NEW HAVEN — Lindsey Runkel says there are no inappropriate questions to ask her.
There certainly are many questions to ask.
Like, how does a nurse, paralyzed from the chest down, do her job from a wheelchair? How does she stay so effervescently positive all the time? Why does she continue to go mountain biking after a crash in New Hampshire pinched her spinal cord, breaking two vertebrae?
Kent Stephenson is on a treadmill, working to put one foot in front of the other as a team of trainers helps guide his legs. There’s a harness holding him upright, but Stephenson is, in a sense, walking again — 10 years after a motocross accident left him paralyzed.
“Going off the face of a jump, my motor locked up and I tried to jump away from the bike. It didn’t work for me, I landed and cartwheeled, somersaults and everything,” Stephenson says. “I pretty much knew instantly that I couldn’t move my legs.”
First-in-human clinical study found improved motor and sensory function in three of four participants
Writing in the June 1 issue of Cell Stem Cell, researchers at University of California San Diego School of Medicine report that a first-in-human phase I clinical trial in which neural stem cells were transplanted into participants with chronic spinal cord injuries produced measurable improvement in three of four subjects, with no serious adverse effects.
TEN years after a devastating horse racing injury left a him paralysed from the chest down, former jockey Wayne Burton revealed how discovering wheelchair basketball has transformed his life.
Mr Burton was just 24 when he was involved in a horse jumping accident at Exeter racecourse in 2008.
Having left Pewsey Vale School in 1999 to begin a career in the horse racing industry, Mr Burton was left reeling when he was told that he would never walk again.
A snowmobile accident left Ryan Buck paralyzed from the chest down.
Ten years ago, Ryan Buck and Lauren Carlson had bright plans for their future. Ryan, 26, was a farmer in Goodhue, Minnesota, who sold crop insurance on the side. Lauren, 22, was attending school to become a dental hygienist. Farming was in his soul; she always dreamed of being a farm wife. Young, in love, and engaged to be married, the duo was ready to begin the rest of their lives and start their own farm family.
On Saturday, February 23, 2008, their path changed forever. Ryan left early in the morning to snowmobile with Lauren’s brother, Casey Carlson. They made the hour-long drive to Kellogg, Minnesota, and unloaded their snowmobiles around 8:30 a.m.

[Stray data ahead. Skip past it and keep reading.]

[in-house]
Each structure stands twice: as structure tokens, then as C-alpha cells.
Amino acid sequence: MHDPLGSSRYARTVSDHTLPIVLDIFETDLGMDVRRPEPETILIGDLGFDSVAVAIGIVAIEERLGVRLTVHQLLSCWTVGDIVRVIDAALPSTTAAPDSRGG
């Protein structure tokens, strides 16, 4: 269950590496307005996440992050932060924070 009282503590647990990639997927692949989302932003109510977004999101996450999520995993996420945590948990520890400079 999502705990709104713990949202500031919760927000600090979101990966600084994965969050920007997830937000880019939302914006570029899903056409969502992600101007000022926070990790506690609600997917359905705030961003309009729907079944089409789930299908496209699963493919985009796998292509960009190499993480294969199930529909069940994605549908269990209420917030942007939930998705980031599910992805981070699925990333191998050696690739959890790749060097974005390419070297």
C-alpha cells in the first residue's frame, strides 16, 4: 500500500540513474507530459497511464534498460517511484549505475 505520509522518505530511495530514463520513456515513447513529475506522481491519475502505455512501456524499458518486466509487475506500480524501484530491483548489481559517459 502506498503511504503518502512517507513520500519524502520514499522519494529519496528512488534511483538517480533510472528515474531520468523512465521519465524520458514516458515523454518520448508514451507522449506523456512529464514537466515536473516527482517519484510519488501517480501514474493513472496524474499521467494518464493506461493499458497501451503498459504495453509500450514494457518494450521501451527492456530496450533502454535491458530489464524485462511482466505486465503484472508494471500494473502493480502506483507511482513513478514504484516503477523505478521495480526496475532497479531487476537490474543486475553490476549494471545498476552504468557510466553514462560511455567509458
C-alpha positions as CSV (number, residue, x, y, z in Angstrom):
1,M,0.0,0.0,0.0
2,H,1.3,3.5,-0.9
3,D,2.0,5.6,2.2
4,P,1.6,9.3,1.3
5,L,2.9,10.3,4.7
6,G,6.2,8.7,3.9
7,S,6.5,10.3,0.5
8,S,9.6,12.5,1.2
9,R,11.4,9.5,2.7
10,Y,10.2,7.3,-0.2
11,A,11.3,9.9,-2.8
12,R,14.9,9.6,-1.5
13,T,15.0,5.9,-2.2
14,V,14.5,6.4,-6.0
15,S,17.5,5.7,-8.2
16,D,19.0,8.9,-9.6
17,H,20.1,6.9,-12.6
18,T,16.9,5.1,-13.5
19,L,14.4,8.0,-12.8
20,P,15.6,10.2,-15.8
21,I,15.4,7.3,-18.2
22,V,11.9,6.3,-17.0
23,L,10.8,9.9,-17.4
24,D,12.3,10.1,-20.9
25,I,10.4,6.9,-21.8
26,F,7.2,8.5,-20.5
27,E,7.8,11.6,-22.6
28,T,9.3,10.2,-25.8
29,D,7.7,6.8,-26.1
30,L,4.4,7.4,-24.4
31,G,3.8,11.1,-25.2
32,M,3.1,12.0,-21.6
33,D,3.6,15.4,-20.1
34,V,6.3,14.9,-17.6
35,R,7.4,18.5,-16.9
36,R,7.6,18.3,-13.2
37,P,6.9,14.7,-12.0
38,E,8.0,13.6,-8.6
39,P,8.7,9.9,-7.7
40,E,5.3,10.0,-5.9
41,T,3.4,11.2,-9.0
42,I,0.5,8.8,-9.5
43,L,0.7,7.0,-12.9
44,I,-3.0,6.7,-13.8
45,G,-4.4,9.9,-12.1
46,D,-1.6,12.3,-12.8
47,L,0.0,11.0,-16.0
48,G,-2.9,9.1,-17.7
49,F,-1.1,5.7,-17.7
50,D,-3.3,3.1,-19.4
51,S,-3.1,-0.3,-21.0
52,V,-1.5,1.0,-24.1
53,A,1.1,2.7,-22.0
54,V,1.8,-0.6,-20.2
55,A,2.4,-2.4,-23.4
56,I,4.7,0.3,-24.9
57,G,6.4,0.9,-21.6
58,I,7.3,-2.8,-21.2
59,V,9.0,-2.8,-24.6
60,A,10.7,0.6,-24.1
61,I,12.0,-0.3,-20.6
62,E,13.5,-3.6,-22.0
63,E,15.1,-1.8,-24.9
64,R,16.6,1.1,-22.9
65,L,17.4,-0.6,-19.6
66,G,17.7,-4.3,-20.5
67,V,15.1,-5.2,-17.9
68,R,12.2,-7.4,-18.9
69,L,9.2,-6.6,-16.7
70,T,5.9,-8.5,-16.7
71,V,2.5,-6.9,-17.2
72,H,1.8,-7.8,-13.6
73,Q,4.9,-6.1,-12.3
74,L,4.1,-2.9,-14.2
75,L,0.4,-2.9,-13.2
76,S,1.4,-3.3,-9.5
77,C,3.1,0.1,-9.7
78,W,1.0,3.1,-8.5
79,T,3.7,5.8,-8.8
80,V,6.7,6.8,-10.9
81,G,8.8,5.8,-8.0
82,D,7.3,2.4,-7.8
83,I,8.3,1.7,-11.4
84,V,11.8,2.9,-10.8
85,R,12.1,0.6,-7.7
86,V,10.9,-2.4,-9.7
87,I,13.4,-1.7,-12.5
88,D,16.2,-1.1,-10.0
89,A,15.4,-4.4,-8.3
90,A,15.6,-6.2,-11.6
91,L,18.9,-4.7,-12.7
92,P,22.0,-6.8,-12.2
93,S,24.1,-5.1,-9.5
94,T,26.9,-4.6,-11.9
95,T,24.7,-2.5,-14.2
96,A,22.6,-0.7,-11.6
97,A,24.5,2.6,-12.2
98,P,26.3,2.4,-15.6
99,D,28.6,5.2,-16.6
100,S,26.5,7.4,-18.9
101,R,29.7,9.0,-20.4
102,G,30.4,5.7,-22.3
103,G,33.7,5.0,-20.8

Changing the lives for those that are living with a disability.
When he distances himself from the memory, and the wheelchair, Matt Maier is simply racing again. He’s independent and self-assured. His knowledge and experience are advantageous.
He slides his helmet on and the view becomes framed and familiar. This is what he knows: The ripping start-up noise of engines, the smell of the sun baking the race track, the open pavement beckoning.
What’s been new is the adjustment outside of this world, the one with specially adapted cars and physical therapy appointments and the loss of the use of half of his body.
First robotic exoskeleton cleared for use with stroke and spinal cord injury levels to C7
RICHMOND, Calif., April 04, 2016 (GLOBE NEWSWIRE) — Ekso Bionics Holdings, Inc. (OTCQB:EKSO), a robotic exoskeleton company, today announced that it has received clearance from the U.S. Food and Drug Administration (FDA) to market its Ekso GT robotic exoskeleton for use in the treatment of individuals with hemiplegia due to stroke, individuals with spinal cord injuries at levels T4 to L5, and individuals with spinal cord injuries at levels of T3 to C7 (ASIA D), in accordance with device’s labeling. The Ekso GT is the first exoskeleton cleared by the FDA for use with stroke patients.
LEXINGTON, Ky. (Feb. 15, 2016) — At the age of 19, Sasha Rabchevsky was a strong safety on the Hampden-Sydney College football team when a motorcycle accident left him paralyzed from the chest down.
After crossing the finish line in the New York City Marathon Sunday, hand cyclist Dustin Shillcox had a message for the millions of people living with paralysis. “I’m living proof nothing is impossible.”
The 31-year-old from Green River, Wyoming, is paralyzed from the chest down, but that didn’t stop him from racing in the marathon and crossing the finish line in one hour, 46 minutes and 49 seconds.
“It’s hard to put into words how I felt crossing the finish line,” Shillcox said. “I thought about Christopher Reeve, and the millions living with paralysis who are told there is no hope for recovery.”